e.g. 2 identical magnetically separate saturable core inductors with the control windings in series and oppositely phased.

For in depth information about mag amps to control RF see the (pdf) thesis submitted by E. W. Steffen, Jr. Lieutenant Commander, United States Navy in 1948, found at https://calhoun.nps.edu/handle/10945/31621

Controlling RF output amplitude

From what I understand it is possible to use a mag amp to vary (at audio frequencies) the output power of an RF output stage. This requires a magnetic amplifier that can control the RF current flowing through the anode circuit and/or the power being coupled to the antenna.

This will present a varying anode load impedance which could cause other complications (e.g. instability) if not done carefully.

I would guess that placing L1 in the cathode circuit might also be worth a bit of good old amateur radio experimentation.

The magnetic amp would not be able to supply extra energy to the RF output (as a transformer coupled modulator can) so it would need to be carefully set up if symmetrical upwards/ downwards modulation is to be achieved.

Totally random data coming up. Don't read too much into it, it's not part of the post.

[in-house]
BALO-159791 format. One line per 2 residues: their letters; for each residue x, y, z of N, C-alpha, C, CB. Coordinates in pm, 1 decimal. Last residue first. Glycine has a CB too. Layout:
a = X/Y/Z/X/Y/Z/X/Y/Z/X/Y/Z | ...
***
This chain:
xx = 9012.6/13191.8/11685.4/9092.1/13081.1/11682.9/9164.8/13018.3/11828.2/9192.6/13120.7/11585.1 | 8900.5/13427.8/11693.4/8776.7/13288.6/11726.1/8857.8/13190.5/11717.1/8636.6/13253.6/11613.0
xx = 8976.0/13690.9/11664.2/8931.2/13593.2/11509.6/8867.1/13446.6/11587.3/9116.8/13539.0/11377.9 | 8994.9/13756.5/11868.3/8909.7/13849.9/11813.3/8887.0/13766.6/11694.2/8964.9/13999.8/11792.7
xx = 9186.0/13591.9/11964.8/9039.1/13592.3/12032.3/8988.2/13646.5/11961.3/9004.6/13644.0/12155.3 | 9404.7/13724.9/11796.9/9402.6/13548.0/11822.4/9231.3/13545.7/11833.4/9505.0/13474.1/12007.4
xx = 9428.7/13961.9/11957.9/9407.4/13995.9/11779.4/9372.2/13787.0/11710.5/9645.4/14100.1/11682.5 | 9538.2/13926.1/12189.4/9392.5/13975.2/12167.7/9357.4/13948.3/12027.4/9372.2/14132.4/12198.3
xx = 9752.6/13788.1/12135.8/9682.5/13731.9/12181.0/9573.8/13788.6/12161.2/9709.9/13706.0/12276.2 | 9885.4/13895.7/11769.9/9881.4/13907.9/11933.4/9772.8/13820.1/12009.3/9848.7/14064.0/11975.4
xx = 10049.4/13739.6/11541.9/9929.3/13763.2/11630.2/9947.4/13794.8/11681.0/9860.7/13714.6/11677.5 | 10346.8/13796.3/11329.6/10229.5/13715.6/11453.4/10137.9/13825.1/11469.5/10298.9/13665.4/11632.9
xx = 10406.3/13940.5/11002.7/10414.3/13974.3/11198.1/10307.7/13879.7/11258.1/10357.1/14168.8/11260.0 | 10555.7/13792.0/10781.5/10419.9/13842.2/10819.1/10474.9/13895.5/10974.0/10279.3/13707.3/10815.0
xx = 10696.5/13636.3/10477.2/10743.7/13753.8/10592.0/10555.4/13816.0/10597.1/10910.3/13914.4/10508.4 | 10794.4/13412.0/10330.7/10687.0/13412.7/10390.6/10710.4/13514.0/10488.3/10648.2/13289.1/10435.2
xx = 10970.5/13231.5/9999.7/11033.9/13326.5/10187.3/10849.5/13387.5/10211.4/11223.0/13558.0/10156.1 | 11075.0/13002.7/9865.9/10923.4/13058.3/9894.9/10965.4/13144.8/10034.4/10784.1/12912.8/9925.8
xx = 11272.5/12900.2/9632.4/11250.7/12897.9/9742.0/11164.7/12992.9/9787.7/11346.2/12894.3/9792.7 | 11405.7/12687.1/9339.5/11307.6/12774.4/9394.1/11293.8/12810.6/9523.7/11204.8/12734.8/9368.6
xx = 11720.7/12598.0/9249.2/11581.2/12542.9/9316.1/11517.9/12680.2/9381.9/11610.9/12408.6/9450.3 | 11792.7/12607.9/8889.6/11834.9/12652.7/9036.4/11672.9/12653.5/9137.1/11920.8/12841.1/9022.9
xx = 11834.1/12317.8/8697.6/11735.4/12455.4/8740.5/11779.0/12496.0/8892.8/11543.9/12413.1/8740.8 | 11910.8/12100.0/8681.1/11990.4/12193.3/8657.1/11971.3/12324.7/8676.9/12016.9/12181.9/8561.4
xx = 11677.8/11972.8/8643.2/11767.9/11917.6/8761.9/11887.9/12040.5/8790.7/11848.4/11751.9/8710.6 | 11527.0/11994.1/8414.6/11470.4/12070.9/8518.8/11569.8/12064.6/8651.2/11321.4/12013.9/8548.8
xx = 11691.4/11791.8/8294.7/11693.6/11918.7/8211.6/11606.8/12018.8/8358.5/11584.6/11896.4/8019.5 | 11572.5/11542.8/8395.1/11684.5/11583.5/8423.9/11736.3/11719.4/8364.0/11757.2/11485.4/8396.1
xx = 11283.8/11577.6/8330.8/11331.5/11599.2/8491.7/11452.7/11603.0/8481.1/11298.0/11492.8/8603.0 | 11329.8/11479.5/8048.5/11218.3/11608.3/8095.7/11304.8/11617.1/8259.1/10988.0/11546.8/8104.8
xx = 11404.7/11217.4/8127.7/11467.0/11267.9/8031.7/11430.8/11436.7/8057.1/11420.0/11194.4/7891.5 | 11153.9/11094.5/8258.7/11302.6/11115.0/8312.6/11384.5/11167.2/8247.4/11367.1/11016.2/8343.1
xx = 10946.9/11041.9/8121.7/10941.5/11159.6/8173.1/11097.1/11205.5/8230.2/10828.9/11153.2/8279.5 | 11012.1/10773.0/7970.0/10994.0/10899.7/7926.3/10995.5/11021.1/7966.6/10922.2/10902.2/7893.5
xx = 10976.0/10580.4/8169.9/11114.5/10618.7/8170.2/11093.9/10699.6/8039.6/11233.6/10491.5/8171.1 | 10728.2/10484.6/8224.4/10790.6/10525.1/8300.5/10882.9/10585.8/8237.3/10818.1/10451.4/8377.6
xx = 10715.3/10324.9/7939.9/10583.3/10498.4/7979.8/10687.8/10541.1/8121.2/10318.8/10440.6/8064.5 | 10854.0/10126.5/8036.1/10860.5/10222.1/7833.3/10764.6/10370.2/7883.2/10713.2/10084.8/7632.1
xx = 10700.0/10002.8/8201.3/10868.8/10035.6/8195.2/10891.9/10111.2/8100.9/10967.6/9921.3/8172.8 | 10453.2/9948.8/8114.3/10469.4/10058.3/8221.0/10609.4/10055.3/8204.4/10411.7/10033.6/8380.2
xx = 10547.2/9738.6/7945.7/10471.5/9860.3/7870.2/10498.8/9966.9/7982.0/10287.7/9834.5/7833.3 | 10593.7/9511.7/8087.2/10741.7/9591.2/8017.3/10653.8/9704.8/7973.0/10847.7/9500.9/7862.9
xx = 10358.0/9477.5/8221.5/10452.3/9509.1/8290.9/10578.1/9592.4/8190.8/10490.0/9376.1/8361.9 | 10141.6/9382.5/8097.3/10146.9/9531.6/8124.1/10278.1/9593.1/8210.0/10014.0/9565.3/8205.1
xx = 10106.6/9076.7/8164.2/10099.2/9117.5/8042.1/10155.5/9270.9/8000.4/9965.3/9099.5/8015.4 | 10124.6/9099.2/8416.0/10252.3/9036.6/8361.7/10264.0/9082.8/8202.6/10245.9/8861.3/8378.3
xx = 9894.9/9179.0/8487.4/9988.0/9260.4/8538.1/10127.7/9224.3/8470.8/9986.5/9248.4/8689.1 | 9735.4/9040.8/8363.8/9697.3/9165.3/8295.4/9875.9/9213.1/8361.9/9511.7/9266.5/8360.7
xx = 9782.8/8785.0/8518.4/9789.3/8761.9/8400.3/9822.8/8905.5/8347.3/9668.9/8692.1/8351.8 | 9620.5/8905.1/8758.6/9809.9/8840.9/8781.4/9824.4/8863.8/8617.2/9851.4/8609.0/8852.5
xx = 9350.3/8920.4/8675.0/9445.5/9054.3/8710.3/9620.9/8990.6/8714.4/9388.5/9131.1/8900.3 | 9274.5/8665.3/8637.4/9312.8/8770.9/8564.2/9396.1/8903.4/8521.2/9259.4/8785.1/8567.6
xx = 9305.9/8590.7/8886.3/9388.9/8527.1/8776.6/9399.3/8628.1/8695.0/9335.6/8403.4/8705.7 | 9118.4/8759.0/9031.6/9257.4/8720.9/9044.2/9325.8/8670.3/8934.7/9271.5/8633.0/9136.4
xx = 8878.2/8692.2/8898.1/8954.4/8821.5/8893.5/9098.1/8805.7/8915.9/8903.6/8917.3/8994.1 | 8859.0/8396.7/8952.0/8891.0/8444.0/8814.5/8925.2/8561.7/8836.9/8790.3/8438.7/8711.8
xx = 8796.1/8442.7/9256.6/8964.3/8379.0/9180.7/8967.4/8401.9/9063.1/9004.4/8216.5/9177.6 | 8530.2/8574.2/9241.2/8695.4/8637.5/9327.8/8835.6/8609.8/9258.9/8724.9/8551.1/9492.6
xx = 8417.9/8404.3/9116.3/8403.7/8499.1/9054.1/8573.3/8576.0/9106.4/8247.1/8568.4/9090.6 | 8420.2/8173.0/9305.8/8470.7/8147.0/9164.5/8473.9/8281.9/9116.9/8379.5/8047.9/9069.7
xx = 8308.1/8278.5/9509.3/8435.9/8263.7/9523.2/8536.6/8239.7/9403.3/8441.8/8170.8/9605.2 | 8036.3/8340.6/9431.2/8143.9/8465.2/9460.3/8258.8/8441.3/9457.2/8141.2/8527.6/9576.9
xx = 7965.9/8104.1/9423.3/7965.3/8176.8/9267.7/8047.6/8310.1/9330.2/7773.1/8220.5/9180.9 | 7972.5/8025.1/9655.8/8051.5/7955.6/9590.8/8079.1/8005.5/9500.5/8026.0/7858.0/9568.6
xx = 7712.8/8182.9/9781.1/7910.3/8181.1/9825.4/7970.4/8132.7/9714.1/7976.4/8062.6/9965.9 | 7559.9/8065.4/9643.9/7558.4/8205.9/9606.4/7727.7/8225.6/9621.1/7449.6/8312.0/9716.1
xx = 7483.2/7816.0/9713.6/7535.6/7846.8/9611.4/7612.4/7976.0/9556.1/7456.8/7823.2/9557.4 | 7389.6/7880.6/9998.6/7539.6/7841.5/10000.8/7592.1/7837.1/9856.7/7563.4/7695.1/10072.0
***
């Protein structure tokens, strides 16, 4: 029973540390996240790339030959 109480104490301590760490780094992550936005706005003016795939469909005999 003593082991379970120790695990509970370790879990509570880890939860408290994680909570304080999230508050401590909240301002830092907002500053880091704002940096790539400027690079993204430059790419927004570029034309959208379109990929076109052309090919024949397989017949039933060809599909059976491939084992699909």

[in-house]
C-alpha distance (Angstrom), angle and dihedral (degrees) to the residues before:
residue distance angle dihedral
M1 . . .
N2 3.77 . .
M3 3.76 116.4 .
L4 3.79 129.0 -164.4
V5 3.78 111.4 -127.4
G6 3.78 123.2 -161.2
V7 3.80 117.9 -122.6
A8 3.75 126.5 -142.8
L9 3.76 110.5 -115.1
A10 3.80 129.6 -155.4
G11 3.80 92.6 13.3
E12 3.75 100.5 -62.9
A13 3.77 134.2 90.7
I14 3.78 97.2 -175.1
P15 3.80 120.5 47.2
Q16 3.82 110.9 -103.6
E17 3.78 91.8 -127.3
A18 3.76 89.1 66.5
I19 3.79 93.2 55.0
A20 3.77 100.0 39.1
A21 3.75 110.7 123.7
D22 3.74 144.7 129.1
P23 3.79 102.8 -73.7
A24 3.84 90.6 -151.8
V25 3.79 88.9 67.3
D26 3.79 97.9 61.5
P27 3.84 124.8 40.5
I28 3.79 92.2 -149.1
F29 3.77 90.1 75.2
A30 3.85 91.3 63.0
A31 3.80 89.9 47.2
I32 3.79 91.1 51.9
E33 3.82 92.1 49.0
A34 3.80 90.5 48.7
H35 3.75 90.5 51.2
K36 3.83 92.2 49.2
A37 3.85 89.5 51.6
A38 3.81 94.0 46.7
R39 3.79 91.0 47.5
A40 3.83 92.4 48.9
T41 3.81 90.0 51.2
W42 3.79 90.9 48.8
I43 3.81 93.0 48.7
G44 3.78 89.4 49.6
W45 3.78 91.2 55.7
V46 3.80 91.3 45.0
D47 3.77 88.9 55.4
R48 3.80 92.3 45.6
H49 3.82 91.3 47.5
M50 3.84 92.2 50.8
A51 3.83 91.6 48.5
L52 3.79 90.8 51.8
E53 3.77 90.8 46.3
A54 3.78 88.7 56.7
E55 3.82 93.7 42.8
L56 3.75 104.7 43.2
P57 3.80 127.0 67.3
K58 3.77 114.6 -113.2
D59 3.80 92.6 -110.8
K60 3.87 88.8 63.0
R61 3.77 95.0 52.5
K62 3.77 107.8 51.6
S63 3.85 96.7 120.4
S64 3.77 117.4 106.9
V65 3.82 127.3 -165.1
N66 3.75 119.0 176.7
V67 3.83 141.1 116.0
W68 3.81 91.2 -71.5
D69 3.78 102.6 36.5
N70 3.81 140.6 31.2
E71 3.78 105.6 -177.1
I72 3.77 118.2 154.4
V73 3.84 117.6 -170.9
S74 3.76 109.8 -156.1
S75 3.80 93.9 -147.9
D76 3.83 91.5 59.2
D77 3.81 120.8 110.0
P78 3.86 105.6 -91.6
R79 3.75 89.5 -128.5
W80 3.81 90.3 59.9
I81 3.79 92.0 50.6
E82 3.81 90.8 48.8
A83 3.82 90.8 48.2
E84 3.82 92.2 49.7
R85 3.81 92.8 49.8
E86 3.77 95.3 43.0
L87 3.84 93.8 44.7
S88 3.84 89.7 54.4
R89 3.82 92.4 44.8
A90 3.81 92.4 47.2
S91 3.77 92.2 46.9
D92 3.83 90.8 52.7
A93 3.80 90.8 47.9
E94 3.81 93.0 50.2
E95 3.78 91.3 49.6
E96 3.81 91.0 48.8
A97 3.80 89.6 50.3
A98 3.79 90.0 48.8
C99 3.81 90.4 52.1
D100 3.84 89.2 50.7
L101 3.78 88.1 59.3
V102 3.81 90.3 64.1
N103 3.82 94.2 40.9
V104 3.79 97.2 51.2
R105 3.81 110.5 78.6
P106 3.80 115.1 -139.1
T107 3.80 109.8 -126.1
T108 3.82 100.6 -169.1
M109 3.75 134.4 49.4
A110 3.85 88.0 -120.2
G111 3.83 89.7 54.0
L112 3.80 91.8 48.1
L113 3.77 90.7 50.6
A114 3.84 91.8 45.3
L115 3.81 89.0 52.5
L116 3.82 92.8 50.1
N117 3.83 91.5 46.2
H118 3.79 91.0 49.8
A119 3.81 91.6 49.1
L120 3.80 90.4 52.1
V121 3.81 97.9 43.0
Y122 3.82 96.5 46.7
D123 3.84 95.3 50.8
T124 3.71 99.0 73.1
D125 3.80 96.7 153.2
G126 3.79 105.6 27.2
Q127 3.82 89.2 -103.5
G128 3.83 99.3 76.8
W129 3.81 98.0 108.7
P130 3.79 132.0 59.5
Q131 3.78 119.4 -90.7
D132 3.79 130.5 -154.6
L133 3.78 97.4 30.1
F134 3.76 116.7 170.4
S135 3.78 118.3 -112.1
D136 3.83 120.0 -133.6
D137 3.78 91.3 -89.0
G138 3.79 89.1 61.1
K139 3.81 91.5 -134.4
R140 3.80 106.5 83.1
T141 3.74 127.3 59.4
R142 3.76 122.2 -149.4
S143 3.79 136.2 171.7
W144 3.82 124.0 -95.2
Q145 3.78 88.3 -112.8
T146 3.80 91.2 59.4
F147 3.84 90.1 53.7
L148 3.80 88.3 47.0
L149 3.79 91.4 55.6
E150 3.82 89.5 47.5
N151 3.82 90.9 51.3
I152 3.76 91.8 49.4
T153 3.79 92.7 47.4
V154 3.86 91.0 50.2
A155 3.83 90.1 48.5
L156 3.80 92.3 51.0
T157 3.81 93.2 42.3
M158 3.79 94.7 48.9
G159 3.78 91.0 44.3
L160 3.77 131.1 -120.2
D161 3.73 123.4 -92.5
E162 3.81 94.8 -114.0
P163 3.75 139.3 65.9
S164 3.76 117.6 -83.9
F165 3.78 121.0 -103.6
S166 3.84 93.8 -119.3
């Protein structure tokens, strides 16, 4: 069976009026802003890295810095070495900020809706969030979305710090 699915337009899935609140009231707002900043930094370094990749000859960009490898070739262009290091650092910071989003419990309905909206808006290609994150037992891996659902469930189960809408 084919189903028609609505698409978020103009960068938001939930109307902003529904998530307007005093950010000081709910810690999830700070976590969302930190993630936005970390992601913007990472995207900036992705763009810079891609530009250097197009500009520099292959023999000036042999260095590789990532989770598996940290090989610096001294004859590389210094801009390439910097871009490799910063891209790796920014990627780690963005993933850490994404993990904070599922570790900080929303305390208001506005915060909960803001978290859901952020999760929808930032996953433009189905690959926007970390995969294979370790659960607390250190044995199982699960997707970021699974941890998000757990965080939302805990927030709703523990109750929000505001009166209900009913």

One of the disadvantages of this modulation method is noted as the inefficiency due to losses in the core. Availability of suitable core material to work effectively at the carrier frequency limits the maximum useful operating frequency, but mag amps have been used to modulate high power long wave transmissions in the past (https://en.wikipedia.org/wiki/Magnetic_amplifier#Applications).

With robust high power solid state devices becoming available and cheap the advantages of mag amps (reliability, robustness, high voltage/current/power handling, good isolation) have diminished and the disadvantages (bulk, weight, cost) have comparatively increased, so it seems it would not be a competitive method of modulating a final.

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  • $\begingroup$ Probably the main reason I haven't seen plate modulation much is that the circuits I've looked at are the relatively simple ones, with a small parts count (especially small tube count), and adding a complete audio amp with power output matched to the RF final adds multiple tubes. Nice, complete answer, though, at least for my limited knowledge and even more limited experience. $\endgroup$ – Zeiss Ikon Mar 3 at 13:44